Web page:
I’m not breaking any ground by saying that 2017 has been an awesome year in gaming across the board. Whether you like shooters, “adventure” games, third-person action games, platformers, retro games, sports games or VR game, you are in luck with 2017. That brings me to racing games.

While racing or games have been around since basically the beginning of video games — 1974’s Gran Track 10 from Atari — my own experience with them has been far more limited. I’ve played my share of arcade “kart” racers, some of the futuristic racing games, and loved Mario Andretti Racing on Sega Genesis, but I’ve largely avoided the genre. I’m not a “car guy” and haven’t really followed the sport until now.

My desire for a good, proper racing game started to build after seeing the fun Xbox owners had with Forza Horizon 3 last year. As a PS4 owner, I’ve had my eye on Gran Turismo Sport since then. It’s the first racing game I jumped on this year, and while I really enjoy the driving and think the online is pristine, the overall game is missing a career mode focus I was yearning for (at least until the upcoming free DLC is added this month).

This leads me to Codemasters and their masterpieces in F1 2017 and DiRT 4 that released earlier this year. They have been a revelation both in my personal gaming habits and in my sport fandom.

F1 2017

The F1 cars handle like a dream. The act of driving them, even with just my DualShock 4, is plainly a lot of fun. The game features each of the 2017 Formula 1 cars, drivers and tracks, with an additional 12 classic cars from 1988 through 2010 for you to race with.

While the game has a variety of modes — time trials, single Grands Prix and Championship Mode — the meat of the game is in its career mode. This is where I fell in love with the game and the sport as a whole.

As a basic noob to the series, I appreciate the breadth of difficulty and length options available. The game has a sliding scale of 0-110 for computer driving difficulty, on top of a variety of driving assists that include traction control, a visible driving line, brake assist and more. This has been invaluable to me as I familiarize myself with the game. You can also race as few as 3 laps, or up to 100 percent of the actual Grand Prix’s lap time. Within the career, you can also decide how many practice sessions to include, and what kind of qualifying to include.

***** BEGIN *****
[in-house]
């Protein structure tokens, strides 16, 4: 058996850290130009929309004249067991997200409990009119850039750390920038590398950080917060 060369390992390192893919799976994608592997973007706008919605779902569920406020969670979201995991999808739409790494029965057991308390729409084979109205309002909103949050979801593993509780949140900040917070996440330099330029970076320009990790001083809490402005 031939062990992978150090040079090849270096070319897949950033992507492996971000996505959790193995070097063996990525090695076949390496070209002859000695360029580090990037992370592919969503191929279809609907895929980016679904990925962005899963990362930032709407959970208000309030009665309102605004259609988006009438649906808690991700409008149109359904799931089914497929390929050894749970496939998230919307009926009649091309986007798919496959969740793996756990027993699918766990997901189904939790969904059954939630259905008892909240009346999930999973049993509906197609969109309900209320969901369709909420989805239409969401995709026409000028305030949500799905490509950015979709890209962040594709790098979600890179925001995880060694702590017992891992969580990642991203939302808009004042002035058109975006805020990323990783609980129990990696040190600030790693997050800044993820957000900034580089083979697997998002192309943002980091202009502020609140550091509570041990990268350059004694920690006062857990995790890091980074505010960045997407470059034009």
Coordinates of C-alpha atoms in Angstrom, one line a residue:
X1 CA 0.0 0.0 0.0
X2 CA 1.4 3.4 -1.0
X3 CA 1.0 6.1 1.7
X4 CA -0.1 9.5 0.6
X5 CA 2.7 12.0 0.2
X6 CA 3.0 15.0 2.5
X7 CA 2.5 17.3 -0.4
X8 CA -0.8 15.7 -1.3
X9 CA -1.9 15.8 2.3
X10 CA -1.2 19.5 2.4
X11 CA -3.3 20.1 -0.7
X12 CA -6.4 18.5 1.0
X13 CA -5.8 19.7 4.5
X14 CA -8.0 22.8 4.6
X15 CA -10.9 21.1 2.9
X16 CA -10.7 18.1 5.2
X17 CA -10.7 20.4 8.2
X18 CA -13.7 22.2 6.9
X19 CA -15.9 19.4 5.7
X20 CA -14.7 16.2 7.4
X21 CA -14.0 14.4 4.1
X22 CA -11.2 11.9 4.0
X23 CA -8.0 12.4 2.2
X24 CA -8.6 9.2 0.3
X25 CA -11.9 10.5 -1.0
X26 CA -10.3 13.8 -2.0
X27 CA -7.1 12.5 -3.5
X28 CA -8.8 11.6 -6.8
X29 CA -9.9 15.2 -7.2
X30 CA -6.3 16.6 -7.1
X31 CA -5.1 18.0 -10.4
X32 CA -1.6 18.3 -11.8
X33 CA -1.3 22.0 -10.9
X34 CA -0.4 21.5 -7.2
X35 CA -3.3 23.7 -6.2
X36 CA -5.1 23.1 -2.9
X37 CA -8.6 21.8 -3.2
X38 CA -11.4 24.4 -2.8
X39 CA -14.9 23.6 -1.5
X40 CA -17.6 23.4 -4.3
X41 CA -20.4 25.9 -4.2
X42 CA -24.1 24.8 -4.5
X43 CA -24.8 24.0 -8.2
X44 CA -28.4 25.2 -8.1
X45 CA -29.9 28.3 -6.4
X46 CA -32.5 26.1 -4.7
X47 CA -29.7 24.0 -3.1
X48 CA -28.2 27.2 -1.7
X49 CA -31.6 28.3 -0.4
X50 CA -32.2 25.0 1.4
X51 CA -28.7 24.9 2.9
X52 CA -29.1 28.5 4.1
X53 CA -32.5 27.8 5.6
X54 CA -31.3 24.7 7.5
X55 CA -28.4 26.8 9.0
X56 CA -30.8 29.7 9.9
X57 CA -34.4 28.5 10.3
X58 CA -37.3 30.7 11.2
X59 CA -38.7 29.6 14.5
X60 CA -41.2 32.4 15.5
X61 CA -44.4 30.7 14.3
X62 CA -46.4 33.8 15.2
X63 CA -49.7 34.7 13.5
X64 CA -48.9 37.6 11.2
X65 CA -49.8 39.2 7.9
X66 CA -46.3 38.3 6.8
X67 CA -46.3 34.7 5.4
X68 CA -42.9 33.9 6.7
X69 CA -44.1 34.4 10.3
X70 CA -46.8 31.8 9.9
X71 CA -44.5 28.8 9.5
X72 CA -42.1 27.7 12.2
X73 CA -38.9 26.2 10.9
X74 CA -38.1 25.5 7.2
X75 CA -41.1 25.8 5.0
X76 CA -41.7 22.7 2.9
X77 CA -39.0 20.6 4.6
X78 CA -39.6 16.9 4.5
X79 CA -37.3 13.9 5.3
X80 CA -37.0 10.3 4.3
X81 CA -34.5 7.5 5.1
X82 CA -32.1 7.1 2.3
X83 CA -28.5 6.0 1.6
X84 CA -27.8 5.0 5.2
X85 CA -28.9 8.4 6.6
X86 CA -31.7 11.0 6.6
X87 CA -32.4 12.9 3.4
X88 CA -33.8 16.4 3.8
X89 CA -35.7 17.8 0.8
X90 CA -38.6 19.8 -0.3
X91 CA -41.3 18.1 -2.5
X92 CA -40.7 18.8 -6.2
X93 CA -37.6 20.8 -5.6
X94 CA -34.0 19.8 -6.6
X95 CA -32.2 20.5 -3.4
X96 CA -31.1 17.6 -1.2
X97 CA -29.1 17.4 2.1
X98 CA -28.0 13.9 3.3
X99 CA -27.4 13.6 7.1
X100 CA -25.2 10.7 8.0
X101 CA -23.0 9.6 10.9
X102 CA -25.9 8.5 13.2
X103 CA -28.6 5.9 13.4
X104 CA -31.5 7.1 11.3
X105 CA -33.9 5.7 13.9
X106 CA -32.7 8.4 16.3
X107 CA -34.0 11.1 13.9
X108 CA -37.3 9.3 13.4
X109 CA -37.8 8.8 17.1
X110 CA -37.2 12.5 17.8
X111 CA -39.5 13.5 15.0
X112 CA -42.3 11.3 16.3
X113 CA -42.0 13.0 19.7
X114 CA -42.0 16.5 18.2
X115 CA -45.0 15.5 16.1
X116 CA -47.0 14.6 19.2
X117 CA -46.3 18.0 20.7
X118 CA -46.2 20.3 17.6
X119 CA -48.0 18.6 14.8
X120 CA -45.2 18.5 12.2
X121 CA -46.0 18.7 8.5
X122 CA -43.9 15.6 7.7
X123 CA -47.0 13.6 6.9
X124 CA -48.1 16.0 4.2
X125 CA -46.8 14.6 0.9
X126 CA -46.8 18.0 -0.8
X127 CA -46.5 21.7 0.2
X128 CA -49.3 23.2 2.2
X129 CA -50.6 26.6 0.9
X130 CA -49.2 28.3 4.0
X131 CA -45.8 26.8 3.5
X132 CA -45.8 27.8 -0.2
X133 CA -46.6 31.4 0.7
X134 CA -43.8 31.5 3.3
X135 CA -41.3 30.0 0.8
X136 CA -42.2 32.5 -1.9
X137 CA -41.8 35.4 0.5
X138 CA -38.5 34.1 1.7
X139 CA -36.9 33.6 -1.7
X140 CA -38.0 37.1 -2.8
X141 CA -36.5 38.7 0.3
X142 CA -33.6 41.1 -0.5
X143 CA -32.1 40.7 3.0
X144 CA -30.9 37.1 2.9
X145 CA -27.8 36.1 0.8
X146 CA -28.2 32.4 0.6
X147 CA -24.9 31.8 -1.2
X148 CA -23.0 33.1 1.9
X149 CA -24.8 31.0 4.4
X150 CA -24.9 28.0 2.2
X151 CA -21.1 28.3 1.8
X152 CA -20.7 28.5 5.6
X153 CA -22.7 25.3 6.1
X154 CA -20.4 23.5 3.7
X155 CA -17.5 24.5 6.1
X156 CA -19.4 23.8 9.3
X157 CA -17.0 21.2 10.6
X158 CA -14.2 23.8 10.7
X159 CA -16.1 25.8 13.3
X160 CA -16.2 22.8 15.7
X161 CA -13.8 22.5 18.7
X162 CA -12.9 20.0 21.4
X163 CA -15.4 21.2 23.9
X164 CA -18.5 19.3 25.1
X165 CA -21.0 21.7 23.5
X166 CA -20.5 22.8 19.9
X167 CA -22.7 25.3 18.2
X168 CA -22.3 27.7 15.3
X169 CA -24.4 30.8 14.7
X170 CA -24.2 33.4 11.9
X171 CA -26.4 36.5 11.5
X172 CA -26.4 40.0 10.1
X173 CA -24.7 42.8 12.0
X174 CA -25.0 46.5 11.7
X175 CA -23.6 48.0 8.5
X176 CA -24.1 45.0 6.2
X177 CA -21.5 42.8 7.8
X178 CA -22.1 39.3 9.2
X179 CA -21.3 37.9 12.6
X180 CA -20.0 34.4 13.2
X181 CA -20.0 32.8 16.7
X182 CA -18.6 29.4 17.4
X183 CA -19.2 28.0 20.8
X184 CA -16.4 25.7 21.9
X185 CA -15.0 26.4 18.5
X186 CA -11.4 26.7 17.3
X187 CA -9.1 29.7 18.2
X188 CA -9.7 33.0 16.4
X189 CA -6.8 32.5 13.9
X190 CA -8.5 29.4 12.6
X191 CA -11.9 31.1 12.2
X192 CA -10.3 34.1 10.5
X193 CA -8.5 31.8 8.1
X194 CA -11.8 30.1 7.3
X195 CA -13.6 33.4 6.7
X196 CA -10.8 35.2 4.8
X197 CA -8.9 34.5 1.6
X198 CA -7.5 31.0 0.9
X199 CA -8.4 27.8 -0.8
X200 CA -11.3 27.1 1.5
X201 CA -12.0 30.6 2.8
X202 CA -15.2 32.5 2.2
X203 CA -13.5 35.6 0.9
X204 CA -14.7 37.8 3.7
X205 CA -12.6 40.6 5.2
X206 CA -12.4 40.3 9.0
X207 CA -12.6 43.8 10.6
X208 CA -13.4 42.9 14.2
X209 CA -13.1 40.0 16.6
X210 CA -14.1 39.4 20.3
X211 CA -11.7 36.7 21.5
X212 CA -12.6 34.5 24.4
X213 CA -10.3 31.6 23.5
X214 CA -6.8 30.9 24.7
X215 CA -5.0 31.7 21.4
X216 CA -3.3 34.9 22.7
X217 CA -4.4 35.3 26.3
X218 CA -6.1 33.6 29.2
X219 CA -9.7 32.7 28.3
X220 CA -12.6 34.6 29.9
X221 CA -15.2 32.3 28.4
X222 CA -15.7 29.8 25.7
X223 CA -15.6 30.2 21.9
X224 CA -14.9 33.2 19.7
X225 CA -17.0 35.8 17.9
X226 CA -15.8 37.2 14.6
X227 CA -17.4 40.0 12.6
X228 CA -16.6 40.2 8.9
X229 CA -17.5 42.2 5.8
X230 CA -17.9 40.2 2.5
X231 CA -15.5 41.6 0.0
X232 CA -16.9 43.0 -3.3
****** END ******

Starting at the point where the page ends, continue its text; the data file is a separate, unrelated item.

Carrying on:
For my part, I started racing at just a 25 difficulty and 25% race length. That length is the shortest race that allows for pit stops, which is integral to the strategy of an actual Formula 1 race. I’m doing the full practice and qualifying weekend, as well, which gives me a chance to really get to know the track and try to improve my time.

The career mode is packed with strategy and an RPG-like progression system. For my part, I’ve signed on with the Haas racing team. As one of the lower end cars, the Haas has a lot of room to improve. Throughout the career, you decide how to develop your car and what areas to focus on. Haas has decent engine power, but a weak chassis and low downforce, so I’m focusing on those areas. From week to week, you also need to swap out engine parts and your gearbox, though you have a limited number of parts you can use before incurring a penalty.

During a race, your tire choice and pit stop timing plays a huge role in where you finish the race. Now heading into Mexico in my first career season, I’ve grown to really love all of the different moving parts in the game. I have increased the difficulty to 50, and seem to be getting results pretty much on-par with the real-life Haas drivers this season, which slightly more success — after all, fun is more important than strict realism. I love the way the game handles this sliding difficulty.

F1 2017 has my favorite single-player career mode in any sports game, ever. I’ve won two separate Grands Prix now, and am looking forward to, in a future season, becoming the first American F1 champion since Mario Andretti in 1978.

DiRT 4

The first thing that hit me when I finally clicked on DiRT 4 is the killer soundtrack. The music is just bumping and puts me in the mood to drive fast cars through the countryside.

A recurring theme, I’ve never before played a Rally racing game, or watched Rally Racing of any kind. I bought in solely because I loved F1 and this one went on sale recently.

Driving a Rally race is a thrilling experience, and possibly even moreso than driving an F1 car at 200 miles per hour. The handling of the rally cars feels great, and the career mode is appropriately in-depth. I love buying my cars, tuning them and getting used to them as I go.

Aside from Rally mode, there are also Land Rush events, Rallycross and Historic Rally. The Land Rush and Rallycross events are much more traditional racing events, as you run in heats of 4, 6 or 8 cars to make it to the final championship event. The races are jam-packed, high speed and just plain fun.

The other big part of the game is the ability to “create” your own rally courses, run them and share them online. While the scenery doesn’t change a ton, this provides a ton of replayability to the game.

However, the further I get into DiRT 4, the more that procedural generation starts to gnaw at me. The scenery becomes a little too familiar — I feel like I’ve driven past the same log cabin dozens of times — and the roads just don’t feel like real roads. The cars are still a blast to drive, and I like getting to know each separate make and model.

I just wonder if the game would be better served by having actual rally courses — like WRC 7 — combined with the procedural generation model.

DiRT 4

DiRT 4




  • Rallycross is amazing
  • Career mode is varied and fun
  • Rally creation provides longevity
  • Car variability


  • Few different locations
  • Procedural generation leads to samey feeling